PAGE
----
Apple introduced 'Beamforming' at their iPhone event last week. The basics of this technology were first discussed in an Apple patent report that we posted in May 2010. That's 28 months from the time we first reported on their published patent. Yet in fact, the original filing was made in 2008. That's roughly 4 years for this invention to come to market. It takes patience for invention to come to market, but they do, well ahead of the actual product in many cases as we've proven over the years.
Phil Schiller stated at around 35: 20 minute-mark of his keynote segment: "We now have not 2 but 3 microphones built-in to iPhone 5: One on the bottom, one in the front and another on the back. This helps in many situations. You're doing a FaceTime call, you're creating a video; you have the perfect placement for your microphones. We can use them for noise cancellation solutions and we can use them for "beamforming" which is important on voice recognition and applications like Siri."
In order for beamforming to work you need more than a single microphone. All previous iPhone's had a single microphone. Schiller made it a distinct point by saying that the iPhone 5 had "not 2 but 3 microphones" proving that this is the first time that beamforming technology has been incorporated into an iPhone. Below are a few excerpts from Apple's beamforming patent:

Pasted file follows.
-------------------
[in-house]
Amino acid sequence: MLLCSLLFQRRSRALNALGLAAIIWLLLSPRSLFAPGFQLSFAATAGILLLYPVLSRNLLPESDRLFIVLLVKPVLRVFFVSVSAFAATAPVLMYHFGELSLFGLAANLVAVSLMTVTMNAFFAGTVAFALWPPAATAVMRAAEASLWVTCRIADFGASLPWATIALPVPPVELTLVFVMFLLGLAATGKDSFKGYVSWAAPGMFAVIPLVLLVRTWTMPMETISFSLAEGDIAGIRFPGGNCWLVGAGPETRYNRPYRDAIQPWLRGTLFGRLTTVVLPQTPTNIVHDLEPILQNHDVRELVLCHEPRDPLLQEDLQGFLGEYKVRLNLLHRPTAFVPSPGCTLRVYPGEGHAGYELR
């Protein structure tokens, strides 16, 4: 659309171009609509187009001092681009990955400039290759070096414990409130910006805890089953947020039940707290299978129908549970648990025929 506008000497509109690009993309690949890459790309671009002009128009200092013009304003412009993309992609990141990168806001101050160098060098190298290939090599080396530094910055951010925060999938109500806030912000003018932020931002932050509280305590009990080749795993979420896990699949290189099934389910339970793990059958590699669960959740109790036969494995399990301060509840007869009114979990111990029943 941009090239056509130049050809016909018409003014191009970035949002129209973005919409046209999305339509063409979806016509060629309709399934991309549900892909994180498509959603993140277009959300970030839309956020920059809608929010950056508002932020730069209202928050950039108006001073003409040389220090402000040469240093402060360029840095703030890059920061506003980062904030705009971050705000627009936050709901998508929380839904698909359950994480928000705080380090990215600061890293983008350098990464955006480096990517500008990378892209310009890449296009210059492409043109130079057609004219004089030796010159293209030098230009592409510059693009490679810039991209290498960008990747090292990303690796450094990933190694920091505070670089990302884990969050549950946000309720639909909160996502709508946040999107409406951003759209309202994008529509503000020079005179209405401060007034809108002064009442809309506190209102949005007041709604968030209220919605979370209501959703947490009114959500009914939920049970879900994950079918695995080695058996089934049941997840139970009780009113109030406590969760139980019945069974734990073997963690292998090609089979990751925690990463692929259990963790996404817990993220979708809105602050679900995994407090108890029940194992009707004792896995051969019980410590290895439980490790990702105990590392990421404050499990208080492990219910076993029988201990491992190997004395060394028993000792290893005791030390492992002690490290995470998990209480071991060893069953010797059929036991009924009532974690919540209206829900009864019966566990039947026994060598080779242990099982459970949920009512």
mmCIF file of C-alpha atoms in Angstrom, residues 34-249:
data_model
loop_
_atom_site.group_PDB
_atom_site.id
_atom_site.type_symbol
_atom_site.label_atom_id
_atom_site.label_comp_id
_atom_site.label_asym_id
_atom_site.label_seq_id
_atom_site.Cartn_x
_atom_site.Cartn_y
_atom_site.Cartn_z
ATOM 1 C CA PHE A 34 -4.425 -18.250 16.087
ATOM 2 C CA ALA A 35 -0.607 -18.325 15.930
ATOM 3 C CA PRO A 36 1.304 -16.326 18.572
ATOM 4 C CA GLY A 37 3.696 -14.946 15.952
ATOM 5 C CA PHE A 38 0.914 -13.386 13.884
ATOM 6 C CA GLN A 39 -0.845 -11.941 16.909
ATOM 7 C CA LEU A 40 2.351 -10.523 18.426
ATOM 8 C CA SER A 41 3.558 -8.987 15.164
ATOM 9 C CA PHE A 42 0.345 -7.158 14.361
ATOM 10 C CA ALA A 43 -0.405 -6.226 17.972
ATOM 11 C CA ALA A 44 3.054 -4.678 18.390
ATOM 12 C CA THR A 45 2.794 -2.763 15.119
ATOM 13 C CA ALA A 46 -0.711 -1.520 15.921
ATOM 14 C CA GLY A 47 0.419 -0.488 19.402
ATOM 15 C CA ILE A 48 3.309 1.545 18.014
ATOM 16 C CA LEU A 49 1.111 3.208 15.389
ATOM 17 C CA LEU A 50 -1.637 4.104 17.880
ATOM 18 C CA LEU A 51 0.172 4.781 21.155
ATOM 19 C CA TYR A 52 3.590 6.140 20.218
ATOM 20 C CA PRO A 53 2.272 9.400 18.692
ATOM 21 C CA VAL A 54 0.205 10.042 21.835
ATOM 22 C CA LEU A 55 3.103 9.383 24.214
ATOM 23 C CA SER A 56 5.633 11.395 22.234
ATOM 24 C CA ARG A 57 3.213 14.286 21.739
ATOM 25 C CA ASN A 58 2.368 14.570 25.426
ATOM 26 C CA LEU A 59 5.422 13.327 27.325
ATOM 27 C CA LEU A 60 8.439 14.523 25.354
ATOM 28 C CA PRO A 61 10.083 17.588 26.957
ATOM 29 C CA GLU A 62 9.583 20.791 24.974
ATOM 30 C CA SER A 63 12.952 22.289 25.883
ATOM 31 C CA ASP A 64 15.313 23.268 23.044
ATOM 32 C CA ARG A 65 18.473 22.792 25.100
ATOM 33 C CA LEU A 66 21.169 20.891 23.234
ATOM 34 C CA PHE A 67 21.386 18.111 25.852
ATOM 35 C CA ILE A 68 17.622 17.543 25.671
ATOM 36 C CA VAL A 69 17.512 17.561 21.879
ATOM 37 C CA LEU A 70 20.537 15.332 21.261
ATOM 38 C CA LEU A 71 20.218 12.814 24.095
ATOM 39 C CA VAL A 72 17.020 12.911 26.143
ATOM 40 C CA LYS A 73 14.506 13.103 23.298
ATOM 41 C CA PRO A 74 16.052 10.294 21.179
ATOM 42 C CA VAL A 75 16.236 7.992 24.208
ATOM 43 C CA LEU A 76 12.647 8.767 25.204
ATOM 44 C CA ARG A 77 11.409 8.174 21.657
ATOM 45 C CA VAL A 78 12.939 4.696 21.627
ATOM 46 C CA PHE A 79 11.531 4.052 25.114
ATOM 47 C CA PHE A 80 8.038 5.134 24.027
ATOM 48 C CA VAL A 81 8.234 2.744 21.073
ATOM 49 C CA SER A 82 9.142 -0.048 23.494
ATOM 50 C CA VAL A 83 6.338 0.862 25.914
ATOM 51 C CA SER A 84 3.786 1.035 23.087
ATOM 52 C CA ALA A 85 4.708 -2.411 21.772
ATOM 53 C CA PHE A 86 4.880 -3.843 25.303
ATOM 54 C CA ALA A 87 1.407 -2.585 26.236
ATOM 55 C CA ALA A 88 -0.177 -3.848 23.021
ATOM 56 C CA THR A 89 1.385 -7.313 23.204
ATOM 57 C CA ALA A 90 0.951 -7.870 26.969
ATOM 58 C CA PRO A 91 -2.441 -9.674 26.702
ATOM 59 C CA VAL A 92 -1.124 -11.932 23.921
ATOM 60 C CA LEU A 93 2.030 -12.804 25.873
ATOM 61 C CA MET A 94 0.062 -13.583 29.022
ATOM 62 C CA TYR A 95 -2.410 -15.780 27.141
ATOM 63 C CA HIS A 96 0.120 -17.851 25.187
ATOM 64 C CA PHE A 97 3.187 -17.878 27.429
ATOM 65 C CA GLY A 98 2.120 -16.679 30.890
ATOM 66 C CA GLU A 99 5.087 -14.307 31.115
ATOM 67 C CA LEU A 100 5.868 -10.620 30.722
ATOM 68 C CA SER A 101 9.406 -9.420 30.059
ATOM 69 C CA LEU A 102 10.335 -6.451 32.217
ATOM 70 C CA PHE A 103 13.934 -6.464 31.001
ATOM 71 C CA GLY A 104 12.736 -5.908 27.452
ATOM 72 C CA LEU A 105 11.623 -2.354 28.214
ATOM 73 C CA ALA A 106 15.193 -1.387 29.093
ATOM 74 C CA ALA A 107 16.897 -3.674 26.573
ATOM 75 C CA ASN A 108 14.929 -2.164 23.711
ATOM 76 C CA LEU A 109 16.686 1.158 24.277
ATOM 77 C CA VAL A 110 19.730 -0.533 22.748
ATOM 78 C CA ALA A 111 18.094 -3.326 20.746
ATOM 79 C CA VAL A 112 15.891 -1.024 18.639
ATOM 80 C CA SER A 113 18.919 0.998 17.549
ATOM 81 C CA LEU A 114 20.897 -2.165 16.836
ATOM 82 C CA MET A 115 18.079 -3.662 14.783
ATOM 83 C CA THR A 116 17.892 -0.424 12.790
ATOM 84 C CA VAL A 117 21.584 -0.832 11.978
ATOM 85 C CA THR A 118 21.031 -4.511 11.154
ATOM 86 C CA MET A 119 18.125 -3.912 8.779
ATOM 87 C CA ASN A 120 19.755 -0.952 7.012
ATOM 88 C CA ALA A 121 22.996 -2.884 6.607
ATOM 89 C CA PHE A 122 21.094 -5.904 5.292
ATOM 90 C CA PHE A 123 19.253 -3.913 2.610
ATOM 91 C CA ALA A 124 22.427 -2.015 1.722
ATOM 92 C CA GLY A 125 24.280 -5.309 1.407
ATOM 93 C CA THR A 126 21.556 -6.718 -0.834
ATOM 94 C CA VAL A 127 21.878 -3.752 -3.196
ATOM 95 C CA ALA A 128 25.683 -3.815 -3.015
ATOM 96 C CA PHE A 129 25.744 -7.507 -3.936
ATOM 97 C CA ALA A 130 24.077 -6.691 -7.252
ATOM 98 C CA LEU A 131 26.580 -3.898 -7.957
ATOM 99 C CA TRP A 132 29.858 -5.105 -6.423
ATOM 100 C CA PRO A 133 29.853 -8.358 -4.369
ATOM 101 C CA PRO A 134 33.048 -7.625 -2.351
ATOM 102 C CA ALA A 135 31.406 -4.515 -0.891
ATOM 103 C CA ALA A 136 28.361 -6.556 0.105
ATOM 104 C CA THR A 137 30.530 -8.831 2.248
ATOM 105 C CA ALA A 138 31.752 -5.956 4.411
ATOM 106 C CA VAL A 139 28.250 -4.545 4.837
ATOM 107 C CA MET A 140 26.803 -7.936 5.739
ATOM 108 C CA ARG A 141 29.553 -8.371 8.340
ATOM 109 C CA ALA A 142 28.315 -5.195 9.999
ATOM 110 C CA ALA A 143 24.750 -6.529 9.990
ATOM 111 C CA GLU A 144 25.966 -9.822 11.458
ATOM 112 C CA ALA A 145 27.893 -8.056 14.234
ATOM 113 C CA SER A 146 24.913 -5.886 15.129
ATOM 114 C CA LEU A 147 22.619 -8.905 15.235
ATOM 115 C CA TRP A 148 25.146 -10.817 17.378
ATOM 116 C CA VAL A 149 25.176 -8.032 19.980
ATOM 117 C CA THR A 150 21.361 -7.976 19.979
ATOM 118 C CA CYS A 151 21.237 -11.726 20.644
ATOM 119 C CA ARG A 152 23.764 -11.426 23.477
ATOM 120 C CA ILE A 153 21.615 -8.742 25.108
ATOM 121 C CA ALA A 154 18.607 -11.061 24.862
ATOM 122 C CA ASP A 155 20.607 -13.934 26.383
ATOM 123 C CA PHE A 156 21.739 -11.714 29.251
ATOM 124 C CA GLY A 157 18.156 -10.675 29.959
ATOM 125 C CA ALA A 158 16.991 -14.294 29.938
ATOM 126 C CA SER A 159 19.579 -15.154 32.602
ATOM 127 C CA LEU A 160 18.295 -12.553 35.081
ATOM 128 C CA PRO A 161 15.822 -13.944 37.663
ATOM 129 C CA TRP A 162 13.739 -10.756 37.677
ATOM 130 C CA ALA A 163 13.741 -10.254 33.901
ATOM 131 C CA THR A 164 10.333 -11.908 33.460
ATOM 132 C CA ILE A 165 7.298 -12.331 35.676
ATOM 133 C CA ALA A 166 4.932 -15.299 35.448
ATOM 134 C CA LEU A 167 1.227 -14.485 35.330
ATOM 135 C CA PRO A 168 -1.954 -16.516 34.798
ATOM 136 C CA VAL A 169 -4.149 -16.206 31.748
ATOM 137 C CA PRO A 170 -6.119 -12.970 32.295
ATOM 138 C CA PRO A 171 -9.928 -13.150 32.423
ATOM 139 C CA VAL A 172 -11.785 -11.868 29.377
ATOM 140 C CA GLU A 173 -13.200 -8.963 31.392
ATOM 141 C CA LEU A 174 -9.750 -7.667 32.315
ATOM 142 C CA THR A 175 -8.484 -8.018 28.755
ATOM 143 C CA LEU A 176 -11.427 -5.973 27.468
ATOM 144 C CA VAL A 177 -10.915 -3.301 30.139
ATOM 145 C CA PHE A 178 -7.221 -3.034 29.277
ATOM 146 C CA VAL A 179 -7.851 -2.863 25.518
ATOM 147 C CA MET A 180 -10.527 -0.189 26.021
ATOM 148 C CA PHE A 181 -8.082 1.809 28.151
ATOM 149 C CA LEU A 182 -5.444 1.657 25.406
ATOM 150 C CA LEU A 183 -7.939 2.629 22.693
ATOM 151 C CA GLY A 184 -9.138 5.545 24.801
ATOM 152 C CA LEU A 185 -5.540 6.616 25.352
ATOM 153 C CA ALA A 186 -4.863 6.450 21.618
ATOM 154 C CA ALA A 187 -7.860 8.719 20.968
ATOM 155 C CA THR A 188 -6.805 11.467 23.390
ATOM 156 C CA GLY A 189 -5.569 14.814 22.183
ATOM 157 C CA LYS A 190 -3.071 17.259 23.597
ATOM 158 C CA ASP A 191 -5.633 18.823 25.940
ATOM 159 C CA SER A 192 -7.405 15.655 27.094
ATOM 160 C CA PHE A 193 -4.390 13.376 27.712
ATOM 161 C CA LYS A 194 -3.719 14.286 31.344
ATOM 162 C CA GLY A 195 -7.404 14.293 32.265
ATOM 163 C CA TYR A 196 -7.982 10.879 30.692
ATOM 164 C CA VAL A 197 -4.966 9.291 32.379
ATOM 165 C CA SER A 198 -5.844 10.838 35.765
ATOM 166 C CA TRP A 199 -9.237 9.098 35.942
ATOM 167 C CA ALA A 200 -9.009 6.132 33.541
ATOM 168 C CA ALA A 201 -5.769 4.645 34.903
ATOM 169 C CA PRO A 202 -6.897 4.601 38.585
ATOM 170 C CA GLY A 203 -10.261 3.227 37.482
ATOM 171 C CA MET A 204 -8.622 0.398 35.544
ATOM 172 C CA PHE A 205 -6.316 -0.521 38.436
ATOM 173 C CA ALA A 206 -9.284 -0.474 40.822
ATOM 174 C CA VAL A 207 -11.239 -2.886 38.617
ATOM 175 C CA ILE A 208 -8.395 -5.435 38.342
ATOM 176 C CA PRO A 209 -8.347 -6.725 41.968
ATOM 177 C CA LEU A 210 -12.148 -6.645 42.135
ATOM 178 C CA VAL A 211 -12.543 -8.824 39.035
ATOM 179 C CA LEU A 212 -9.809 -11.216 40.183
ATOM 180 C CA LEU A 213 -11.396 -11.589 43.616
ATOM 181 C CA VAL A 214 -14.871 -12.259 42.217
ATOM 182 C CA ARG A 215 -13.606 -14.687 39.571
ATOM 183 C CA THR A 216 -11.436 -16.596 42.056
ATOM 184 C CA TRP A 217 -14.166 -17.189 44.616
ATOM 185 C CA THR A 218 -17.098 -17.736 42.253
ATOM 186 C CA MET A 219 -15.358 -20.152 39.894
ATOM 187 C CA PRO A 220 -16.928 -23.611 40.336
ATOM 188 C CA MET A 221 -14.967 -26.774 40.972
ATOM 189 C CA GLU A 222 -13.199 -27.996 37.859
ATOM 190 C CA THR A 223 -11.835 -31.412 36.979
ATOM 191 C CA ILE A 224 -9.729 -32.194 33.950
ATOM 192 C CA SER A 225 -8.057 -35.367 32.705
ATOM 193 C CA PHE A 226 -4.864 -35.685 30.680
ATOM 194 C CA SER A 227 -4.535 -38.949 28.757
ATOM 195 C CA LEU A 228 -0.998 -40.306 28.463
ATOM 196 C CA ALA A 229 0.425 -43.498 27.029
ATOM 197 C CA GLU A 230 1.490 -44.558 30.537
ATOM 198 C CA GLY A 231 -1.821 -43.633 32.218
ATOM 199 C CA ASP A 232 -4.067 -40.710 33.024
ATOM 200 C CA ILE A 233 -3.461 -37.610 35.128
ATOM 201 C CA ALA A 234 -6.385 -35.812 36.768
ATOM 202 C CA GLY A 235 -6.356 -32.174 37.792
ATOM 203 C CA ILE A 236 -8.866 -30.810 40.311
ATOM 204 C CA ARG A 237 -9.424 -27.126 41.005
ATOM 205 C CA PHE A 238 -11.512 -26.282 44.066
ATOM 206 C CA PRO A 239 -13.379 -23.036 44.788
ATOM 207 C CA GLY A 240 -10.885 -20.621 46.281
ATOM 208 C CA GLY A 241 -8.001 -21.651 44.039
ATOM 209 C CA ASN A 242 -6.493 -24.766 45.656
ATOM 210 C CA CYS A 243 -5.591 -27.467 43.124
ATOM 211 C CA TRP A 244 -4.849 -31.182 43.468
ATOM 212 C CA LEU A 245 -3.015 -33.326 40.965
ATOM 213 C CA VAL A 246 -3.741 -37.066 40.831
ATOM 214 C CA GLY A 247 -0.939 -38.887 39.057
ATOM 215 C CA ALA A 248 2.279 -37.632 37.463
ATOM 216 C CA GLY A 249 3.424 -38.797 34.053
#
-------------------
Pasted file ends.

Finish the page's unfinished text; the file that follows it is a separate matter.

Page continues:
"Under typical imperfect conditions, a single microphone that is embedded in a mobile device does a poor job of capturing sound because of background sounds that are captured along with the sound of interest. An array of microphones can do a better job of isolating a sound source and rejecting ambient noise and reverberation.
Beamforming is a way of combining sounds from two or more microphones that allows preferential capture of sounds coming from certain directions. In a delay-and-sum beamformer sounds from each microphone are delayed relative to sounds from the other microphones, and the delayed signals are added. The amount of delay determines the beam angle--the angle in which the array preferentially "listens." When a sound arrives from this angle, the sound signals from the multiple phones are added constructively. The resulting sum is stronger, and the sound is received relatively well. When a sound arrives from another angle, the delayed signals from the various microphones add destructively--with positive and negative parts of the sound waves canceling out to some degree--and the sum is not as loud as an equivalent sound arriving from the beam angle."
Next-Generation Image Processing Processor
During Phil Schiller's presentation he pointed to the A6 incorporating a next-generation ISP (Image Sensor Processor) for iPhone 5. A patent application posted in February of this year described just that, a next generation dual image sensor processing (ISP) system.
Other patents fulfilled, such as Apple's classic "Ticket" or turn-by-turn navigation patents, which Scott Forstall reviewed again last week, were actually covered in our June report covering Apple's World Wide Developers Conference.